Dispatches > The Buzz

The Buzz

Issue: "Schiavo’s fight for life," April 2, 2005

Terri Schiavo

A week that began with Congress in overnight weekend sessions and a president hauled from vacation to sign legislation at 2 a.m. ended with the family representatives of Terri Schiavo back before lawmakers to plead her increasingly desperate case. At issue: Michael Schiavo's decision to remove his wife's feeding tube vs. her parents' and siblings' wish to keep it in place. The wider war-likely to outlive Mrs. Schiavo-pits pro-life forces against euthanasia advocates, and the legislative and executive branches of government against the judiciary, in what may become the biggest showdown since FDR.

Social Security Social Security trustees announced that the government retirement program's trust fund will be exhausted in 2041, a year earlier than their prior estimate. The program's annual revenue will fall behind annual expenses in 2017, also a year earlier than predicted. The new estimates differ from those of the Congressional Budget Office, which earlier in March said that the Social Security trust fund will be exhausted in 2052 and that revenue would fall behind expenses in 2020.

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Iraqi forces operating under protection of U.S. helicopters captured a terrorist base north of Baghdad on March 23, killing 85 insurgents and overrunning the compound. Seven Iraqi soldiers were killed in the two-hour firefight-the largest Iraqi-U.S. coordinated attack to date-but there were no U.S. casualties. After entering the camp, Iraqi commandos found non-Iraqi passports, training publications, propaganda documents, weapons, and ammunition.

The battle followed a March 20 ambush on a U.S. convoy that went awry for insurgents. The Kentucky National Guard unit was traveling south of Baghdad when 50 militants attacked from a grove of trees and a roadside canal. Returning fire, the Guardsmen killed 26 insurgents. Seven U.S. soldiers were wounded.

Baghdad shopkeepers also exacted casualties on terrorists. When hooded insurgents opened fire on March 22 along a main thoroughfare, shopkeepers and residents responded by pulling out their own guns and killing three assailants-another blow to an insurgency seeking to organize larger ambushes.


The UN calls it genocide. African neighbors are pledged to monitor it. And now Congress wants to punish the perps by imposing trade sanctions and blocking visas. But no one seems to be able to stop the death and destruction in Darfur, Sudan's western province, where an estimated 300,000 are dead and over 2 million homeless after government-sponsored militia attacks on poor farmers. Now a former U.S. Marine Corps captain has returned from a six-month mission in Darfur with evidence that the government's campaign is continuing-and targeting civilians, including women and children, with anti-personnel rockets and terrifying helicopter raids on villages.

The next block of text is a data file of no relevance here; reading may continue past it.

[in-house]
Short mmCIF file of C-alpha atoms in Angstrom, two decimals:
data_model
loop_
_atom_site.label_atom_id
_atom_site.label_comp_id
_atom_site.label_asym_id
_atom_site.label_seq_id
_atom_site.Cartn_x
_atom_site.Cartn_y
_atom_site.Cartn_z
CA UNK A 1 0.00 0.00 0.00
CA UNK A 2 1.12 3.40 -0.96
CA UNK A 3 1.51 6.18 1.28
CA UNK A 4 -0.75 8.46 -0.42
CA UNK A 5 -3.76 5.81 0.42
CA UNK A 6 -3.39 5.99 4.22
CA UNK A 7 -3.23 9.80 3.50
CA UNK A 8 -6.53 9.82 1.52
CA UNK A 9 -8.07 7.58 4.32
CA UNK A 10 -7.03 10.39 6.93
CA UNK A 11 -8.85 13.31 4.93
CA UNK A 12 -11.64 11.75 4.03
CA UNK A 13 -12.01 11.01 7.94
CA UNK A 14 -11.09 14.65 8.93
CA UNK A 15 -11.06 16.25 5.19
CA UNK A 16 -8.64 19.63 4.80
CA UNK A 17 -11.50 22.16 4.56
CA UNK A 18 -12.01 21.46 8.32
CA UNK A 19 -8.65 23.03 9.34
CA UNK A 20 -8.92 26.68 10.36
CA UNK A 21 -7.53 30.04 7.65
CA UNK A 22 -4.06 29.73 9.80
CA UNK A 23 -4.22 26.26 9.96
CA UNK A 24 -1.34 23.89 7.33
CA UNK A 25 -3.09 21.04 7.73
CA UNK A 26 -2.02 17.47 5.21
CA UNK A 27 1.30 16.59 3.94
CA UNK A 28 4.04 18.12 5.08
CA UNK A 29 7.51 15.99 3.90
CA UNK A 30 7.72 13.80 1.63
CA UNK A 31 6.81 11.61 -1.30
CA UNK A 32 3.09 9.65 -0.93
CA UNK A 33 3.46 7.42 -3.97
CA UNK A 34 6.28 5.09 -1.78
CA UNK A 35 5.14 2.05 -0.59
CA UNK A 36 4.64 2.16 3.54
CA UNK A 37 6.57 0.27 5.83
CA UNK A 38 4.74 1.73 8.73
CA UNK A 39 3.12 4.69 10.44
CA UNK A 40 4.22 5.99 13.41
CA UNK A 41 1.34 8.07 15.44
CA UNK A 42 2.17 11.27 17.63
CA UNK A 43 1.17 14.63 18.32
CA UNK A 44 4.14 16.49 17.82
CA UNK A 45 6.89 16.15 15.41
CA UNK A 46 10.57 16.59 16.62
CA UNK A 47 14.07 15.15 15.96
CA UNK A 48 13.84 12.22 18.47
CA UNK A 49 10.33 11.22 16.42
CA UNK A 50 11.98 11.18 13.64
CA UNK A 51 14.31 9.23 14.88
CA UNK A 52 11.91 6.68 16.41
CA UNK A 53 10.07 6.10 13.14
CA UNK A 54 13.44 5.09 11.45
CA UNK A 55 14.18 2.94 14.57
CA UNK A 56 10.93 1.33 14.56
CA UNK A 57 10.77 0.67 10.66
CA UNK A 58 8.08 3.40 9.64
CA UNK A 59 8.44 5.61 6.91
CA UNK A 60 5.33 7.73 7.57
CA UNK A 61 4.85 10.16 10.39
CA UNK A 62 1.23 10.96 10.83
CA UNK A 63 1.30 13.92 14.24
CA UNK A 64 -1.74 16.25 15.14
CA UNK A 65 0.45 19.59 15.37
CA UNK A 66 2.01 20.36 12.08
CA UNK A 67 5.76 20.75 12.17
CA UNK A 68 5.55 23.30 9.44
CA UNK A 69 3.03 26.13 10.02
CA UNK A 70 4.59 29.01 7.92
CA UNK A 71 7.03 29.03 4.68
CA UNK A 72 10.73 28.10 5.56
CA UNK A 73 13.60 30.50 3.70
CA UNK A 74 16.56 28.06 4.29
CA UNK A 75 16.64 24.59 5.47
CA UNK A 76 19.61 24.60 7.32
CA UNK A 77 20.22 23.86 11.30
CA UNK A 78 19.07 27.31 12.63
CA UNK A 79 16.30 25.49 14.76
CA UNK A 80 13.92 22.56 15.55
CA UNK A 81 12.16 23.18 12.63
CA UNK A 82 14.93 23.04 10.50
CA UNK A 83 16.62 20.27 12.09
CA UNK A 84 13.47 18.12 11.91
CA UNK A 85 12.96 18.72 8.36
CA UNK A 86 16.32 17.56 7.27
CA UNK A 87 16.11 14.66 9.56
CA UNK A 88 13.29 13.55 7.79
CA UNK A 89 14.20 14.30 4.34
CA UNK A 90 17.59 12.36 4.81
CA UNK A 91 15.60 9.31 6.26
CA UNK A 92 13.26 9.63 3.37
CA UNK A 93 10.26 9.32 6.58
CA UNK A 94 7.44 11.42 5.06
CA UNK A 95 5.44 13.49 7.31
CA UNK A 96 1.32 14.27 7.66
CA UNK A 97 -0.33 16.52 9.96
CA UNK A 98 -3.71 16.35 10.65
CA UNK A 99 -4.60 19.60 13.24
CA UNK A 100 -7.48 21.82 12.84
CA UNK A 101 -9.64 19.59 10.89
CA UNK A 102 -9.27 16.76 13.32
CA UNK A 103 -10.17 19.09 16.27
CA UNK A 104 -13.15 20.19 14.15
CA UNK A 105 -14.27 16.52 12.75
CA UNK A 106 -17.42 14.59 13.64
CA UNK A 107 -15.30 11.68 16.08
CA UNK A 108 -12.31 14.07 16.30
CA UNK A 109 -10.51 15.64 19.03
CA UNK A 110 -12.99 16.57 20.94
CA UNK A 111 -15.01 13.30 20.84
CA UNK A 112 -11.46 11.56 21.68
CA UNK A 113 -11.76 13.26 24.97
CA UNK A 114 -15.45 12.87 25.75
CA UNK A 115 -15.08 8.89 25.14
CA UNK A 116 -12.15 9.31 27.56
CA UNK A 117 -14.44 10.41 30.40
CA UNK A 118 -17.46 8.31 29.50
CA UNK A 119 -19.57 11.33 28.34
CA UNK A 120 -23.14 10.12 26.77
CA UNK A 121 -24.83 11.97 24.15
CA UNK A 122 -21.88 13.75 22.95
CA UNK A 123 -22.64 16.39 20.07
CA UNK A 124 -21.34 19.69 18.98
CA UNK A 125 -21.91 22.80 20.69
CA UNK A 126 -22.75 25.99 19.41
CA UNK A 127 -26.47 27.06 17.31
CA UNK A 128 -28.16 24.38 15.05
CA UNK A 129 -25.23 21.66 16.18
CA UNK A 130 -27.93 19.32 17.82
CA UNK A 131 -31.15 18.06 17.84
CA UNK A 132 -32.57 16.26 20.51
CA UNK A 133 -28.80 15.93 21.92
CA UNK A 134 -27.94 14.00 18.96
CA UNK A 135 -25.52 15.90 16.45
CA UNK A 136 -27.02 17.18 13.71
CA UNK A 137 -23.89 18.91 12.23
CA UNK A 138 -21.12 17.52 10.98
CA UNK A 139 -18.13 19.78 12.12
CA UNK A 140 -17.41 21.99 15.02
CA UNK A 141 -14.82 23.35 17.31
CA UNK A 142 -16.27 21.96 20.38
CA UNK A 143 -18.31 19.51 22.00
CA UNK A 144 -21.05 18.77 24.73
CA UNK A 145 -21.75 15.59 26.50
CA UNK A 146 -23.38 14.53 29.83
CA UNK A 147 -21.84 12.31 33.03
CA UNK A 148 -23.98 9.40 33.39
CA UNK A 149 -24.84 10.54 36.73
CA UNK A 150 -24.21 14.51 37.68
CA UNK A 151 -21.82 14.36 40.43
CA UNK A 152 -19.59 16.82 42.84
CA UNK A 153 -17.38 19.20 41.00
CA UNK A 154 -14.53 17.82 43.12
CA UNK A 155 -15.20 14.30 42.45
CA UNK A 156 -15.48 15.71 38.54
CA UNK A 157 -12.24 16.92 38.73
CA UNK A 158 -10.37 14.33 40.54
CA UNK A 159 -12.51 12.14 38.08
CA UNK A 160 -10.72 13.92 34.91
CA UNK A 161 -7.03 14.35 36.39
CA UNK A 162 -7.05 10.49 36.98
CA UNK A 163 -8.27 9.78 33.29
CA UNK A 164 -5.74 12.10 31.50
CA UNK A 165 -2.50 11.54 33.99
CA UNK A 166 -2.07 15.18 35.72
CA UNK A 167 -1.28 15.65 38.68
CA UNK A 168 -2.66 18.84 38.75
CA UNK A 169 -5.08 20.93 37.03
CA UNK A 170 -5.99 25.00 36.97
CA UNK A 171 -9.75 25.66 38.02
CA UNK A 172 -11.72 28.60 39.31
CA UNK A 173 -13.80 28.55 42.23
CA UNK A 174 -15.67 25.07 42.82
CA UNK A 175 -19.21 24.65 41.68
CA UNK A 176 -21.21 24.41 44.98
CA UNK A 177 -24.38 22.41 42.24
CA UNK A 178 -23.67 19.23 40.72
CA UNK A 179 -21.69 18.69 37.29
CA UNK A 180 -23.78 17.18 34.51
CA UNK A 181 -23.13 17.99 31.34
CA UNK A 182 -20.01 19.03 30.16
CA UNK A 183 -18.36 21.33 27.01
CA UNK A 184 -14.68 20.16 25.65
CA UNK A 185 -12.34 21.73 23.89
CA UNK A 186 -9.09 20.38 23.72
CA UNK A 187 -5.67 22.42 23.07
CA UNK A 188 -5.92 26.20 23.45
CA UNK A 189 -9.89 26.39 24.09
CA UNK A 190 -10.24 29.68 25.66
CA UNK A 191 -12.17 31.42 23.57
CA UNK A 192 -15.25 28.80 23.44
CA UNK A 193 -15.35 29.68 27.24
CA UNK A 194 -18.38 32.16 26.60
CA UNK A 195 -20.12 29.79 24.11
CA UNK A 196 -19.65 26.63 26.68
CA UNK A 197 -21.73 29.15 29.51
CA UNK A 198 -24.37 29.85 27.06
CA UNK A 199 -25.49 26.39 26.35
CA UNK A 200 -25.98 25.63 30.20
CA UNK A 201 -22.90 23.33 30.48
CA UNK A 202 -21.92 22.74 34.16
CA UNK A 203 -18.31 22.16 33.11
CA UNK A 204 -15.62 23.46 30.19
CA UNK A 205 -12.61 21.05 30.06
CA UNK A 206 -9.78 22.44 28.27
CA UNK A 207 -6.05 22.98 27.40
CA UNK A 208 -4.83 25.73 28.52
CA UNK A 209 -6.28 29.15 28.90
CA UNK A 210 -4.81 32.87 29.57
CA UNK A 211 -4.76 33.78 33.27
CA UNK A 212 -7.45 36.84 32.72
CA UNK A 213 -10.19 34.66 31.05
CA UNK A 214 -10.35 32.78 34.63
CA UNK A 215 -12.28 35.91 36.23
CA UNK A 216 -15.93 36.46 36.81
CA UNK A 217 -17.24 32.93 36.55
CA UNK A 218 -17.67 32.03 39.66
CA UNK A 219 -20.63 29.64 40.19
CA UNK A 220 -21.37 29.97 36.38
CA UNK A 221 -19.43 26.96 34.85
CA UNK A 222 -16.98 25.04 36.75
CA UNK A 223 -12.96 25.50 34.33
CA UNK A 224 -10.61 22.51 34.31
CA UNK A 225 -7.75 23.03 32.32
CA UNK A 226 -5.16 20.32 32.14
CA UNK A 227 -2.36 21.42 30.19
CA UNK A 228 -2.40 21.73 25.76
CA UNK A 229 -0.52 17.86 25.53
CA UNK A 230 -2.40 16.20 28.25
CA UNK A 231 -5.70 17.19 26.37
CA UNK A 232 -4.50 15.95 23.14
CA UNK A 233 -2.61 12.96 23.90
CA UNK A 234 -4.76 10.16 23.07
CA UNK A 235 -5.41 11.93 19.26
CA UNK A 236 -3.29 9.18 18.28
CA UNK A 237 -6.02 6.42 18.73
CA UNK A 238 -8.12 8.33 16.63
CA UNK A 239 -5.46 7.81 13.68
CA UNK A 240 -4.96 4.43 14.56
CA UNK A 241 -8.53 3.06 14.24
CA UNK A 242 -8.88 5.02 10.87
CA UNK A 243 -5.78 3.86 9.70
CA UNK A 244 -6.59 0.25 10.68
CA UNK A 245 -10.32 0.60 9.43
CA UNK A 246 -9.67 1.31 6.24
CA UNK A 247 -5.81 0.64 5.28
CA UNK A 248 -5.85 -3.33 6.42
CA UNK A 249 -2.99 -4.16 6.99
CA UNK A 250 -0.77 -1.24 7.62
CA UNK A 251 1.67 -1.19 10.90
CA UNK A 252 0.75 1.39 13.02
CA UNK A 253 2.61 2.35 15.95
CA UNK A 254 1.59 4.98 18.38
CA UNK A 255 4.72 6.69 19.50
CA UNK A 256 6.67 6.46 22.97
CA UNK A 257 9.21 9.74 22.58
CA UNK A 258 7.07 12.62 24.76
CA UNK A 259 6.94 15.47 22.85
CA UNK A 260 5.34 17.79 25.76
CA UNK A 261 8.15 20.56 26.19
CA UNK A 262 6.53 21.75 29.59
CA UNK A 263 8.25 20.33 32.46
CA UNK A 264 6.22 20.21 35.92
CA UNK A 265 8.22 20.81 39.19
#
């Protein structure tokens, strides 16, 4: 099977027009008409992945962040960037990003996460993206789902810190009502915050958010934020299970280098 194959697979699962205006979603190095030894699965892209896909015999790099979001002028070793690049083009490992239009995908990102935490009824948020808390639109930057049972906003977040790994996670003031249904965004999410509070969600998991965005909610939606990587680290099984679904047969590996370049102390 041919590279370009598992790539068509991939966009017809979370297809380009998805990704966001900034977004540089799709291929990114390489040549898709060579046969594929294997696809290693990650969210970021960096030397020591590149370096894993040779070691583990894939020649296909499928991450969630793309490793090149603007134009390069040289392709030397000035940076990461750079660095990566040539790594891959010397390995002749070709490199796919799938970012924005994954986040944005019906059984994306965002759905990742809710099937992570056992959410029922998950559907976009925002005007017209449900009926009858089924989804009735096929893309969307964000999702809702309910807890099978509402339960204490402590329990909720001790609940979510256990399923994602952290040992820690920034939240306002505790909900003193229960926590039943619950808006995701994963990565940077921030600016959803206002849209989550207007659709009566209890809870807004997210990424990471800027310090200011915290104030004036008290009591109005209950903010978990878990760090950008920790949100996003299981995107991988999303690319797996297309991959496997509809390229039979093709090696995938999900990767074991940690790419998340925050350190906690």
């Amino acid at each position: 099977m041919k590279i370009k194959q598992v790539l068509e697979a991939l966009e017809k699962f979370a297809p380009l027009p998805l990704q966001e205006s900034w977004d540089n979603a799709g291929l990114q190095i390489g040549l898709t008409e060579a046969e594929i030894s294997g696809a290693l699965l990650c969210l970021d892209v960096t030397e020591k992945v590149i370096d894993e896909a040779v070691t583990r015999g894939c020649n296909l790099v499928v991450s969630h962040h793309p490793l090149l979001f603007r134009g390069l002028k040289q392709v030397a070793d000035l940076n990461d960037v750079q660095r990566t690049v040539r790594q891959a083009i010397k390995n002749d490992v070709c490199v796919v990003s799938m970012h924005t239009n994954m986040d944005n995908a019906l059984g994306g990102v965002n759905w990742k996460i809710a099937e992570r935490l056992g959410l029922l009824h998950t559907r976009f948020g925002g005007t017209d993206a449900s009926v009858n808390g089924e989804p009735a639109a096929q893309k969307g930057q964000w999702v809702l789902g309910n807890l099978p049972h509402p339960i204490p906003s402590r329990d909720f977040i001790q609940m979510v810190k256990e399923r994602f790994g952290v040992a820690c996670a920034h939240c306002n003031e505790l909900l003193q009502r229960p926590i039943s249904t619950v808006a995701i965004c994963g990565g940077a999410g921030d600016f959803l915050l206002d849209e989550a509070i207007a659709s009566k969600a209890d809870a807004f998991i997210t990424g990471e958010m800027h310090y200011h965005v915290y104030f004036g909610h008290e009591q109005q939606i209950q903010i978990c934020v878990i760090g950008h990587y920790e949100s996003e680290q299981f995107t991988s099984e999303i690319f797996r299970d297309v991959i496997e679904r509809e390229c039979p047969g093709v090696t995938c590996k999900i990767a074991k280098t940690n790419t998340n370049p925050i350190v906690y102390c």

School shooting The kind of violence that left five teenagers dead at Red Lake High School is rare, according to a pastor at the Minnesota Indian reservation, but family dysfunction and violence are not. "There's an awful lot of pain in Red Lake because of the breakdown of the family," Mr. Pollock told WORLD. Rampant gambling and drug and alcohol abuse leave kids dejected and alone. Those factors all seem to have figured into what led 16-year-old Jeff Weise to kill nine and wound 14-before shooting himself-in a March 21 rampage, the largest school shooting since Columbine in 1999.


Edmund P. Clowney, towering Presbyterian educator and gifted preacher, author, and pastor, died of pneumonia in Charlottesville, Va., on March 20. He was 87. Ordained in the Orthodox Presbyterian Church, he taught theology at Westminster Seminary in suburban Philadelphia for 32 years, and served as the school's first president from 1966 to 1982.

North Korea

On the tail end of her first tour of Asia, Secretary of State Condoleezza Rice stopped in Seoul on March 20, dishing out pep talks on democracy-and some unintentional irony. As Ms. Rice walked in for a meeting with South Korean internet reporters, a veteran human-rights activist jumped in to catch her attention.

"Miss Rice, the North Korean people are dying and they are crying for your help," yelled Norbert Vollertsen, a German doctor who was once an aid worker in the North. He held up a poster that read, "Freedom for North Korea: 50 Years Overdue."

He did not get far however: U.S. embassy officials recognized Mr. Vollertsen and ordered security guards to remove him. The guards wrestled him to the ground and muffled his voice, while an embassy official ripped his poster in two.

Mr. Vollertsen, whom South Korean police have beaten before for protesting, compared the latest incident to a scuffle he had with North Koreans in Daegu, in 2003: "I was only surprised that when I was long outside the room and not 'yelling' any more, they still jumped on my arms, kicked me and pushed my face to the floor-something even the North Korean guys in Daegu were not doing. Maybe this is U.S. State Department policy regarding human-rights issues."


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